May 25, 2015 12:40 pm
Brazil’s economy is expected to contract by nearly one-quarter this year in dollar terms due to a depreciating currency and a deepening recession, according to government figures.
Brazil’s planning ministry revealed in a budget presentation that gross domestic product was expected to be $1,812bn this year, down 23 per cent from $2,353bn a year earlier, as President Dilma Rousseff tries to unwind a multiyear stimulus programme that has left government finances bleeding red.
“We know that in a populist model you have a fake sense of prosperity in the short term,” said Alberto Ramos, economist with Goldman Sachs. “So after populism comes the adjustment and the adjustment is basically just giving back all these fake gains.”
Brazil’s economy is facing a hangover with the end of the commodities supercycle and government efforts to prolong a consumption and credit-led boom.
Much of the expected fall in Brazil’s economy in dollar terms this year is due to a projected depreciation of about 21 per cent in the real against the dollar from R$2.66 at the end of 2014 to an estimated R$3.22 by the end of 2015, according to the planning ministry.
But the extent of the depreciation shows the challenges facing Brazil as it seeks to stabilise its contracting economy.
Brazil`s real was the worst performing significant emerging market currency after Turkey’s lira against the dollar so far this year with a 10.7 per cent decline against the dollar, according to an index compiled by JPMorgan.
The planning ministry estimated Brazil’s economy would contract 1.2 per cent this year in local currency terms compared with a year earlier, which would be its worst performance in 25 years.
Brazil lost jobs in April for the first time for that month since records began in 1992, according to data from the labour ministry on Friday. The country shed almost 98,000 formal job posts last month, surprising analysts who had forecast the creation of close to 50,000 positions.
The figures came a day after data from Brazil’s national statistics office (IBGE) showed the country’s unemployment rate reached 6.4 per cent during April, its highest level in four years.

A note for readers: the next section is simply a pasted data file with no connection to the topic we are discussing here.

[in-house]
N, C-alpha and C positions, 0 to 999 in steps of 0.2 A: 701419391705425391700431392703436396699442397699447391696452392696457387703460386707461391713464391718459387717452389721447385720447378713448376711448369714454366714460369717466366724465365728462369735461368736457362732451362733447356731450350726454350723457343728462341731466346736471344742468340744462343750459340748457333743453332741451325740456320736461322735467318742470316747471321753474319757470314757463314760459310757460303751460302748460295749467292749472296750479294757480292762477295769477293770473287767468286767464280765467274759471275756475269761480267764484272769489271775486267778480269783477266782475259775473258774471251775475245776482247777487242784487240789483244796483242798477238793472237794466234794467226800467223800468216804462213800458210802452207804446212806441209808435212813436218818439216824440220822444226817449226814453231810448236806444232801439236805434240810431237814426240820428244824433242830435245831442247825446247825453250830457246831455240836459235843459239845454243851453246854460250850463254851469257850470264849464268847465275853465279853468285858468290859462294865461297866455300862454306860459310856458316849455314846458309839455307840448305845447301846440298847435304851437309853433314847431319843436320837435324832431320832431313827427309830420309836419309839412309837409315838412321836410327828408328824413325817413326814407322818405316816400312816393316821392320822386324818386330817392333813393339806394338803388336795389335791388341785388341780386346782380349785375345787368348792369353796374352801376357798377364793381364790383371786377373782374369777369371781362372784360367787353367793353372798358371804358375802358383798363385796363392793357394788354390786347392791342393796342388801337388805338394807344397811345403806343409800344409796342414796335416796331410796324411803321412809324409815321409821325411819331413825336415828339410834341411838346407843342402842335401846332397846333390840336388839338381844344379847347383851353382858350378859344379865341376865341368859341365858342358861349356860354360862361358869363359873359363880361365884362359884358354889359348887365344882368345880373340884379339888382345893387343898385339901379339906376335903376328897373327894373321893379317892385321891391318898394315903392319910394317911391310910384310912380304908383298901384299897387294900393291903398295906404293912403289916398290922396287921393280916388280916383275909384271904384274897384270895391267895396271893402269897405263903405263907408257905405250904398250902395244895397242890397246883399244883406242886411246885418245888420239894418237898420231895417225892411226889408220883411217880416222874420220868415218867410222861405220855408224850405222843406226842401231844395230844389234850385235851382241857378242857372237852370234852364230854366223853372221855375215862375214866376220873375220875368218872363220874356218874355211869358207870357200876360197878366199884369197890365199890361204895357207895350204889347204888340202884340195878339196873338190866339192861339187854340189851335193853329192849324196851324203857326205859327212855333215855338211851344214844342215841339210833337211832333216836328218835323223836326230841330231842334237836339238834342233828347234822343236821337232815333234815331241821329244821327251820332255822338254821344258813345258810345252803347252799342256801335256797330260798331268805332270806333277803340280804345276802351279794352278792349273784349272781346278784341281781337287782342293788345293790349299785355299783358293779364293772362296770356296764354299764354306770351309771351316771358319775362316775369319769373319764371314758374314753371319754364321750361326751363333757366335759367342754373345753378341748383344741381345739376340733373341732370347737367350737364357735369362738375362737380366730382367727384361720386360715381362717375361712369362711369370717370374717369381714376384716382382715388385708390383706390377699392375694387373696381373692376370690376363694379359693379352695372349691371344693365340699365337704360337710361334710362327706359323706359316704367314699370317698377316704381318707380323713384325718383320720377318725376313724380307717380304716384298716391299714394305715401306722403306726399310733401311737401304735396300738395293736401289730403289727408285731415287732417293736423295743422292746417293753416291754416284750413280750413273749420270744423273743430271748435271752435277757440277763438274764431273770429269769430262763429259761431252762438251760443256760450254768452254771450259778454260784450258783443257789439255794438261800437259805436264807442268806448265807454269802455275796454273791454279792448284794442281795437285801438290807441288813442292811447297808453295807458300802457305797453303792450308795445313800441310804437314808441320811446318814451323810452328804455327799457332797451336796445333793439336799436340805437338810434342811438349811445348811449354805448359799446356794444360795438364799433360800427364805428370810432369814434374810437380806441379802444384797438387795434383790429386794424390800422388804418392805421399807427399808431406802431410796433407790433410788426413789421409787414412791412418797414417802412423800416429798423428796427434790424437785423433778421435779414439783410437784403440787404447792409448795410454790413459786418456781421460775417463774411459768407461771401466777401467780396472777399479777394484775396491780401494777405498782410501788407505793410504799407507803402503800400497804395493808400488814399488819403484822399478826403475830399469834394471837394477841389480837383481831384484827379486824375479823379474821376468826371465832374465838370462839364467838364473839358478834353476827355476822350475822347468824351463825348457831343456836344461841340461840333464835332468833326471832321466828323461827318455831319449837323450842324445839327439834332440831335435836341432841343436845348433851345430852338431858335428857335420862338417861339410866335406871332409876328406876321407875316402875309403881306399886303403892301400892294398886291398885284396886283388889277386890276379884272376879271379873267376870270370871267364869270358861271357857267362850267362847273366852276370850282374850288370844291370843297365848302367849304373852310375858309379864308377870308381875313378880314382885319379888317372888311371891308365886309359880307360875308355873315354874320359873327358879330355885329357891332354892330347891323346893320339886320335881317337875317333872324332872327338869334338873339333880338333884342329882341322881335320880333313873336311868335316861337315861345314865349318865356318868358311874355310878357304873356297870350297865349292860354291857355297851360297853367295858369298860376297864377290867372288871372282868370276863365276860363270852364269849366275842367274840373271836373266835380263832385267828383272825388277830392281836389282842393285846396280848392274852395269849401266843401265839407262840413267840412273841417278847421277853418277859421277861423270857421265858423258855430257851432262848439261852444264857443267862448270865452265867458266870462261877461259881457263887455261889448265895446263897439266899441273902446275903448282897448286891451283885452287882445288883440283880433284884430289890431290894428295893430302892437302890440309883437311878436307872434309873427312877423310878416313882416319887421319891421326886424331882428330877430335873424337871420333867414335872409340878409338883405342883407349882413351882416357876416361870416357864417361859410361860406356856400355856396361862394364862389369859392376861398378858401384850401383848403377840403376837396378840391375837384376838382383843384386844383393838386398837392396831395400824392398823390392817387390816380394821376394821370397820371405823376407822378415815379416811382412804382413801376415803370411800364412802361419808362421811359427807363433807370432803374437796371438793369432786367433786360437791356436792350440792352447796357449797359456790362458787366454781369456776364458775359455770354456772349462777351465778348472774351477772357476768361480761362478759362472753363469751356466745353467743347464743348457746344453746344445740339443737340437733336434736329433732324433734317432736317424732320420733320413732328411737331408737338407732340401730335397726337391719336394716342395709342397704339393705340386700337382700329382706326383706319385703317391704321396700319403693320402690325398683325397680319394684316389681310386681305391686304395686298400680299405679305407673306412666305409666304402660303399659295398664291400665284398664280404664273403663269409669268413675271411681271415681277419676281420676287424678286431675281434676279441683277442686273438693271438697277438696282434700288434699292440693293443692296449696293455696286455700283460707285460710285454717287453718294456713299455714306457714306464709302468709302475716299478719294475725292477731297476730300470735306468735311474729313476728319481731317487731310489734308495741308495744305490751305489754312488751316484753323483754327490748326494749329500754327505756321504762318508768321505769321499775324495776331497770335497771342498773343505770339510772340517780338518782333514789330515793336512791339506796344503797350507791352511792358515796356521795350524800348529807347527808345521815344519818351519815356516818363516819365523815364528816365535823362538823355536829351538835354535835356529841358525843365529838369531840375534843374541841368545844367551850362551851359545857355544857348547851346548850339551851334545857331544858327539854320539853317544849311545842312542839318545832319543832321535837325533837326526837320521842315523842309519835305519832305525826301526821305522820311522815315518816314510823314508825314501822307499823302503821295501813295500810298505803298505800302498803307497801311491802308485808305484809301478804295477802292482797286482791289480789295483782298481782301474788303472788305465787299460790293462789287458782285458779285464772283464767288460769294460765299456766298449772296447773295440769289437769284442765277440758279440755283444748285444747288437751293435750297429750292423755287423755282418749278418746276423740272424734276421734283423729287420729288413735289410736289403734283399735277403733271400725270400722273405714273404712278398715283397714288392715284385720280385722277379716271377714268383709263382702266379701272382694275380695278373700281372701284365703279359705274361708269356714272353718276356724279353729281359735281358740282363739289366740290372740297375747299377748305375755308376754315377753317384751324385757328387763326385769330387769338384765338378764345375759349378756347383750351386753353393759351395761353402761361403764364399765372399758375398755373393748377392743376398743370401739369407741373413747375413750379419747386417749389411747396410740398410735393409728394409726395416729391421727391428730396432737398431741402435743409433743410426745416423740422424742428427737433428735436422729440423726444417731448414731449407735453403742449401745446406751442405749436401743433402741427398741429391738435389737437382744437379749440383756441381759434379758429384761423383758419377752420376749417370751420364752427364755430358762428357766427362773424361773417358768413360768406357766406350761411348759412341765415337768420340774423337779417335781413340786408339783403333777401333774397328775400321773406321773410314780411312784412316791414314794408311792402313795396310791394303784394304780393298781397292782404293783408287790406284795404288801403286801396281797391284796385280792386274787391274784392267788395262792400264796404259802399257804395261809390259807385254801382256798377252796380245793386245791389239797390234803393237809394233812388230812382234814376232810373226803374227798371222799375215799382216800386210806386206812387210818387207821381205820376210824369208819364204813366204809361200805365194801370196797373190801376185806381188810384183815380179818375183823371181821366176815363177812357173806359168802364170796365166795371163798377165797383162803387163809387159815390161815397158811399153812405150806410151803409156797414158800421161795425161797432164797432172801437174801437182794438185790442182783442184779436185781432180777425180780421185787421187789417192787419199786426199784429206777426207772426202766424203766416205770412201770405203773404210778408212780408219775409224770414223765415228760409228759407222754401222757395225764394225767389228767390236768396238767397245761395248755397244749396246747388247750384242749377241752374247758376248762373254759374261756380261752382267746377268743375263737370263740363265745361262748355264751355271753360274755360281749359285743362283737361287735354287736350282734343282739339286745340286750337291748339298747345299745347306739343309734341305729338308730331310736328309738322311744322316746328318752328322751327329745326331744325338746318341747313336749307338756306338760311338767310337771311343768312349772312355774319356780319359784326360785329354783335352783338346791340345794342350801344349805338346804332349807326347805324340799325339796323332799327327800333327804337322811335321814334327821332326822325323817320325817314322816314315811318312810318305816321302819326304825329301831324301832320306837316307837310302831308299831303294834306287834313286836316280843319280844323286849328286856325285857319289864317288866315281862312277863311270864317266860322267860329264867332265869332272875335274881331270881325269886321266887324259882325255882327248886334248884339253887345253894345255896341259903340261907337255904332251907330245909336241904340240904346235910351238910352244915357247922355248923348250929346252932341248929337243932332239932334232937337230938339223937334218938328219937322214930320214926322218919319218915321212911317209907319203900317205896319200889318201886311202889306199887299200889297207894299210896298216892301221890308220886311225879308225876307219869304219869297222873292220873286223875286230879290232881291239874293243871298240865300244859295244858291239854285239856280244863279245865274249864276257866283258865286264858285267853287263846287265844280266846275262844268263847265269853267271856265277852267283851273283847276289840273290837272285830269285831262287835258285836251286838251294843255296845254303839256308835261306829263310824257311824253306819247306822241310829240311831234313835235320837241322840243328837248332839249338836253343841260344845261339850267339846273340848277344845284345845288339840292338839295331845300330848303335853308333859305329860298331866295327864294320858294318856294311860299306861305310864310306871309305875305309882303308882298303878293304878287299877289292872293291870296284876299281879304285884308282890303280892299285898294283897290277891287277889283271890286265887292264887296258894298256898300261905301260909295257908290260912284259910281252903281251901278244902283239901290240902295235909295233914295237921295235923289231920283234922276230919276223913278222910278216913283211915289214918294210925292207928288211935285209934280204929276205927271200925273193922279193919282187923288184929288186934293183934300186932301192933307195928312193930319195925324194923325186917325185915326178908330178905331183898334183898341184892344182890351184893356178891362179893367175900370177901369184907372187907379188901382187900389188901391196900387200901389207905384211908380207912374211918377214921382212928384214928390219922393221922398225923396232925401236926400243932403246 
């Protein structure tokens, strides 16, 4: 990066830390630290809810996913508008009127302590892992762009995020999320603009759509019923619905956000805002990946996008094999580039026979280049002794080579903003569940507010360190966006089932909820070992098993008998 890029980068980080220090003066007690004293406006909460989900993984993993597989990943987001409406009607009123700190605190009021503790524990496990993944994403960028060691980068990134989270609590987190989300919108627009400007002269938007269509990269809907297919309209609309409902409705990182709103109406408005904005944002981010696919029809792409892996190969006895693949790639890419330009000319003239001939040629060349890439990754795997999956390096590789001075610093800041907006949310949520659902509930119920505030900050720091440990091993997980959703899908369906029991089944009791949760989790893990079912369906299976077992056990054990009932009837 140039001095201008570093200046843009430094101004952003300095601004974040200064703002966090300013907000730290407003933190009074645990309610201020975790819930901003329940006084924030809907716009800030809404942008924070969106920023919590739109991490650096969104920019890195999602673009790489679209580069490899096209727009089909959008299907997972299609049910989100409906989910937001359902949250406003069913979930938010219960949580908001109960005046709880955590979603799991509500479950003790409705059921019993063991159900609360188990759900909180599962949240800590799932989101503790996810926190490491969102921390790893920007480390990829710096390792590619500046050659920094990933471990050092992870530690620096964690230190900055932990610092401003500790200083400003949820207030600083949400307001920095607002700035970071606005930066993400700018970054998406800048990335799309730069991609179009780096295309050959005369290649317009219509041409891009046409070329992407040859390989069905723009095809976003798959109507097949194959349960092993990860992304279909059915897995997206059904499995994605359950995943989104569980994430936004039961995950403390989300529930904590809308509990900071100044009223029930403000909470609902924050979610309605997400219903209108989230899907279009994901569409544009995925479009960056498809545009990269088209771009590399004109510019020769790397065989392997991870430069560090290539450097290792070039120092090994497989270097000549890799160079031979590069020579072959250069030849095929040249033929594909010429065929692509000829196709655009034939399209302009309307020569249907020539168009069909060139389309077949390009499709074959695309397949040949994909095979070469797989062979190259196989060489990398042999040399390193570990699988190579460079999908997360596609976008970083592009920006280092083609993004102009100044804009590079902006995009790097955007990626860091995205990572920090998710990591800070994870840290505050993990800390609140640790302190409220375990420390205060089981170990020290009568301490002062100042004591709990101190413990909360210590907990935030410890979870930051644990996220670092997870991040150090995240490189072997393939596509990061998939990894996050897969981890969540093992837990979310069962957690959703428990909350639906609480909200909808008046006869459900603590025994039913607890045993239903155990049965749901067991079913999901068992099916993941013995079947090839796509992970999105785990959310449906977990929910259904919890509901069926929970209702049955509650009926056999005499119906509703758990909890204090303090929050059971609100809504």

The central bank, meanwhile, is increasing interest rates to try to quell inflation, which has breached the top of its range of 4.5 per cent, plus or minus 2 percentage points. The planning ministry estimates inflation will end the year at 8.26 per cent.
To try to restore sinking investor confidence, the government has announced an austerity or “adjustment” plan to return its finances to an even footing after Brazil last year reported its first primary budget deficit – the balance before interest payments — in more than a decade.
It said on Friday it would freeze R$69.9bn in discretionary expenditures – administrative and investment costs – and raise taxes on banks and brokerages among other measures. It is seeking a primary fiscal surplus of 1.2 per cent of GDP while many economists believe it will manage less than 1 per cent.
“This is part of a big fiscal effort by the government to meet its primary target,” said Nelson Barbosa, planning minister.
But economists worry that even if the government`s efforts to generate a primary fiscal surplus this year are successful, economic growth will not bounce back strongly enough in 2016 to ease the impact of the austerity drive.
Brazil will need to deliver reforms to encourage investment if it is to return to higher growth, they said.
“It is a big challenge to deliver better fiscal numbers under such a weak economic environment,” said David Beker, economist with Bank of America Merrill Lynch.
Additional reporting by Samantha Pearson in São Paulo